NEW YORK (NYTIMES) – After Dr Sheila Katz’s husband died of a degenerative nervous system disorder in April, she knew she had to get away. But her husband had been her travel partner, and without him, she was hesitant to travel alone.
The pandemic’s ever-shifting travel regulations were intimidating as well.
So Dr Katz, 45, did something she had never done before: She joined a group tour.
“I wanted to not be totally alone, but also to be able to do my own thing when I wanted,” she said.
So in July, she joined a group of 17 fully vaccinated travellers heading to Belize with EF Go Ahead Tours, making friends as she snorkelled, visited Mayan ruins and took chocolate- and tortilla-making classes.
Solo travellers like Dr Katz are joining guided tours at unprecedented rates, say tour organisers, with some companies reporting single bookings up 300 per cent over those from couples, families or clusters of friends.
The majority of these lone travellers have never taken a group trip before.
After years of planning their own trips and travelling solo or with a partner, the Covid-19 pandemic – with its months of isolation and its travel rules for testing, masks and vaccination – has pushed them to change their ways.
Dr Katz, a sociology professor at the University of Houston, had just endured the tenure-review process while also navigating her grief. She was exhausted and had no interest in parsing border regulations or stressing out about potential exposure to the coronavirus.
For her trip to Belize, everyone in the group had to be vaccinated, which lifted a proverbial weight from her shoulders.
“Had it not been a pandemic, I probably would have just gone to lie on a Caribbean beach for seven days,” she said.
The National Tour Association (NTA), a professional organisation for tour operators, said the group travel industry as a whole has yet to recover from the pandemic’s blow to its business.
“Half of our tour operators don’t expect their company to outperform 2019 metrics until 2023,” said Mr Bob Rouse, NTA’s vice-president of communication.
But even before the pandemic, group travel was gaining a foothold among two key demographics: women and millennials.
Travel companies catering specifically to women have increased by 230 per cent over the past six years, while a flurry of new travel startups, including AvantStay and TRIPS by the Culture Trip, have grown by marketing toward those born after 1980.
Women’s interest in group travel is, perhaps, most notable.
Ms Katalina Mayorga, chief executive of El Camino Travel, which offers small group tours for women, says that sales for the fourth quarter of 2021 are 200 per cent higher than the same period in 2019, and 65 per cent of those booking are doing so as solo travellers.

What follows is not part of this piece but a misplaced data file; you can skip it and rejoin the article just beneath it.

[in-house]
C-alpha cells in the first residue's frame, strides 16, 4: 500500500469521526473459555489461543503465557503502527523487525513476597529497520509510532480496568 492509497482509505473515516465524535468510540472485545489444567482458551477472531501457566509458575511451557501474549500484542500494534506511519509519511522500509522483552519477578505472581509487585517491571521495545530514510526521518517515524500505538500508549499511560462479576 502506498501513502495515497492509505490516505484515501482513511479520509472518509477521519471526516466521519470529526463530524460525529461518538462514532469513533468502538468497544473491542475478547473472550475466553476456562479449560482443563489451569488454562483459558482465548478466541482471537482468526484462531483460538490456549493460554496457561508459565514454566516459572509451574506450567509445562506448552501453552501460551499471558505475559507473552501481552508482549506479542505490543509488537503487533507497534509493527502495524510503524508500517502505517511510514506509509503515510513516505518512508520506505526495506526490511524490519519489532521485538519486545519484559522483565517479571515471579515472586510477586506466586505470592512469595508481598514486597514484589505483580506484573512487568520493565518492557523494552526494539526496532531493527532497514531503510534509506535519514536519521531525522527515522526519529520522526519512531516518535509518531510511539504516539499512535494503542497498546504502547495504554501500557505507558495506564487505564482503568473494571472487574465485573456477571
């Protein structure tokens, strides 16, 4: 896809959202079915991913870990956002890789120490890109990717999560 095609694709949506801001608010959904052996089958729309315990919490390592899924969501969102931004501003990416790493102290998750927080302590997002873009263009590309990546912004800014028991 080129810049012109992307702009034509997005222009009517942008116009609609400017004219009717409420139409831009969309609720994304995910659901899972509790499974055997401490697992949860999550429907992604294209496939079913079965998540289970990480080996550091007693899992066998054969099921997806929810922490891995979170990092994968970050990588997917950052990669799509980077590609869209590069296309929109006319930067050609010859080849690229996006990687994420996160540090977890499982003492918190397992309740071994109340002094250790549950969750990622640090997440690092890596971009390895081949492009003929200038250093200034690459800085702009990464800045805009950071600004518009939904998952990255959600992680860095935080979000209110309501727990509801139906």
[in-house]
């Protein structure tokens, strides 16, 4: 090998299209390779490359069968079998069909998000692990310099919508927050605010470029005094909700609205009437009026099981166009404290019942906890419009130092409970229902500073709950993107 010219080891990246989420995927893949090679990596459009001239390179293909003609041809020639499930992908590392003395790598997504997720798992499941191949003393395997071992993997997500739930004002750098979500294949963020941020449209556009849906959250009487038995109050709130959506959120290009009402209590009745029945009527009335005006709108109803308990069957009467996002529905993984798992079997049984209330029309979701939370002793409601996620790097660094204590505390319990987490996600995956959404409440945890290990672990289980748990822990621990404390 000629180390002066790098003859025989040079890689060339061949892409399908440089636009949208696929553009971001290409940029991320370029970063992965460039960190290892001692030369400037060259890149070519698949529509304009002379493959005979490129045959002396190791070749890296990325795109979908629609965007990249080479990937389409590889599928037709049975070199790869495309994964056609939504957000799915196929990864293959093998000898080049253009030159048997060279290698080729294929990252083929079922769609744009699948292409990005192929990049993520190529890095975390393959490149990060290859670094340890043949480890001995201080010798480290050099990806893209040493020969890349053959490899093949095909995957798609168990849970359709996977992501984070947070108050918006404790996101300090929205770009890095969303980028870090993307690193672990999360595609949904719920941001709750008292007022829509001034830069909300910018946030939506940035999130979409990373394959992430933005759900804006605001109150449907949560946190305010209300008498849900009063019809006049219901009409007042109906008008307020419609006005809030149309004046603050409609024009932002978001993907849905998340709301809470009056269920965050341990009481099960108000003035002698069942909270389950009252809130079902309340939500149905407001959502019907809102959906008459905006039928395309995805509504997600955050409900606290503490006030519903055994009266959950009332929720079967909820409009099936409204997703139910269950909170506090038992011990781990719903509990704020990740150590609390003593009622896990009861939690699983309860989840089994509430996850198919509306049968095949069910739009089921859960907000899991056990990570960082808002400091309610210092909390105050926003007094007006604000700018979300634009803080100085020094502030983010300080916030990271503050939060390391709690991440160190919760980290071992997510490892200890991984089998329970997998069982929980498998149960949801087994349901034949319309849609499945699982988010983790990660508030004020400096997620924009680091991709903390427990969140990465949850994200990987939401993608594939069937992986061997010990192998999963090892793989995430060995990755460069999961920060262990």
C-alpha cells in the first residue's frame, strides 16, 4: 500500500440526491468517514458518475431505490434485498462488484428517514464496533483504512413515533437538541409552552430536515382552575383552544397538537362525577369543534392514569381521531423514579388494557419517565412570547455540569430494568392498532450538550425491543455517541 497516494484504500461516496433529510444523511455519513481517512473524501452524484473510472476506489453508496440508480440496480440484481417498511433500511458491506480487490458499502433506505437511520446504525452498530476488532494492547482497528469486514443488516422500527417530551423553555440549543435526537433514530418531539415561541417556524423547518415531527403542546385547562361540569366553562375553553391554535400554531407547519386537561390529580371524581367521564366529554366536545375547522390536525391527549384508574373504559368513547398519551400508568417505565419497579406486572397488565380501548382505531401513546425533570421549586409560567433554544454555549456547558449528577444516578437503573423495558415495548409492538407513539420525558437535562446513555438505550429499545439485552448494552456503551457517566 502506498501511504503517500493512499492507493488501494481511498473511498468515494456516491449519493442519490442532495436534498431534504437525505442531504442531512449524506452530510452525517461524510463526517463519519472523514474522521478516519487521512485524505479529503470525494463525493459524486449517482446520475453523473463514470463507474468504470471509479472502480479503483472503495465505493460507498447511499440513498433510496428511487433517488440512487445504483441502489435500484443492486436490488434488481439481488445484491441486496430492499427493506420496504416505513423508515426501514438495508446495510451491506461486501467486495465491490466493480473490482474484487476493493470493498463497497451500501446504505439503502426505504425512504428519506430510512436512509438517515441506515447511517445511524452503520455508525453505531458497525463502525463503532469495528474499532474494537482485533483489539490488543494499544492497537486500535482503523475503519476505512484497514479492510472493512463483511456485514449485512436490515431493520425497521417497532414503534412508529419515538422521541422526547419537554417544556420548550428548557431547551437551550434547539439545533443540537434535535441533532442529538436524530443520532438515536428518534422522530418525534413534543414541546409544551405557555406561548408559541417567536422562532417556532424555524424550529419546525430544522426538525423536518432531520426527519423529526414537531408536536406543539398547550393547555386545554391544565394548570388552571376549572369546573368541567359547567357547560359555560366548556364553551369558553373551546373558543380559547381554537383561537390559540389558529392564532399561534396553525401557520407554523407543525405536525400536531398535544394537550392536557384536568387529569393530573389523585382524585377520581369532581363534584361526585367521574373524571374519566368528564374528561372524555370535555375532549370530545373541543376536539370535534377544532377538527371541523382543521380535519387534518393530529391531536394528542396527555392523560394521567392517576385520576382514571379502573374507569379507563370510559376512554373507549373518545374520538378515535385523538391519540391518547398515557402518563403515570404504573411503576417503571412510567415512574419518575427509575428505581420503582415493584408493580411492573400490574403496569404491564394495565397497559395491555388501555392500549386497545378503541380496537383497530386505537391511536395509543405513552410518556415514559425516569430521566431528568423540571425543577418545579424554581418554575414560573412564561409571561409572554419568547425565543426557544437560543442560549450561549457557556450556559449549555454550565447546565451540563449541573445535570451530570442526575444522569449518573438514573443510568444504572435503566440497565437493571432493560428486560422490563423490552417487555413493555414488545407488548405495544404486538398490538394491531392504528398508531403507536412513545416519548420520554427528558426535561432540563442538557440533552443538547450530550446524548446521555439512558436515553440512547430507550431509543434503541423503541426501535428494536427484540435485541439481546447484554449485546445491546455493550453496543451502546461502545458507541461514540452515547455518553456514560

Contiki’s customers skew 60 per cent female.
Ms Allison Scola, founder of Experience Sicily, says solo women on her tours now make up 66 per cent of guests, while at Indus Travels, 80 per cent of customers booking spots on tours for solo travellers are now women. Ninety per cent of Indus’ customers this year are booking for the first time.
“Even solo travellers want to travel with people, sometimes, especially people who they have something in common with,” said Ms Amanda Black, founder of The Solo Female Traveller Network, where women can book individual tickets for group trips across the globe. Ms Black, 35, restarted her tours in May after shutting down at the start of the pandemic, and said bookings have been steadily climbing.
“It’s almost as if the difficulties of travelling during the pandemic have helped millennials get over the idea that group tours aren’t cool,” said Ms Tara Cappel, founder and CEO of FTLO Travel, where bookings for 2022 are up 225 per cent over 2019. FTLO caters to 20- and 30-somethings, and first-time customers – many of them joining solo – comprise 82 per cent of those bookings; 75 per cent of travellers booking for 2022 are women.
In many cases, the shift to millennial-focused marketing is redefining the idea of what it means to travel on an organised tour in the first place.
“It was really intimate, and we kind of just looked like some friends who were travelling,” said Ms Autumn Lewis, a lawyer in Los Angeles who took her first-ever group tour, a trip to Greece run by Tripsha, in July.
Said Terry Dale, president and CEO of the US Tour Operators Association: “If there’s one thing the pandemic has shown us, it’s that the value of tour operators has increased tenfold.”
Like travel agents, who are also enjoying a resurgence in popularity, much of that value comes when a traveller can delegate the pandemic mental load: Which vaccine card is valid? On which day do I need to take my PCR test?
But after months of isolation, the group tour’s strongest draw may be its most obvious: It comes with a built-in community.
Dr Katz, for instance, had expected that for some meals on her tour, people would go off and do their own thing. She was wrong.
“Our tour guides had to go out of their way because we all wanted to have all of our meals together,” she said. “I think we were all just so thankful to not be in our living rooms, staring at the wall.”
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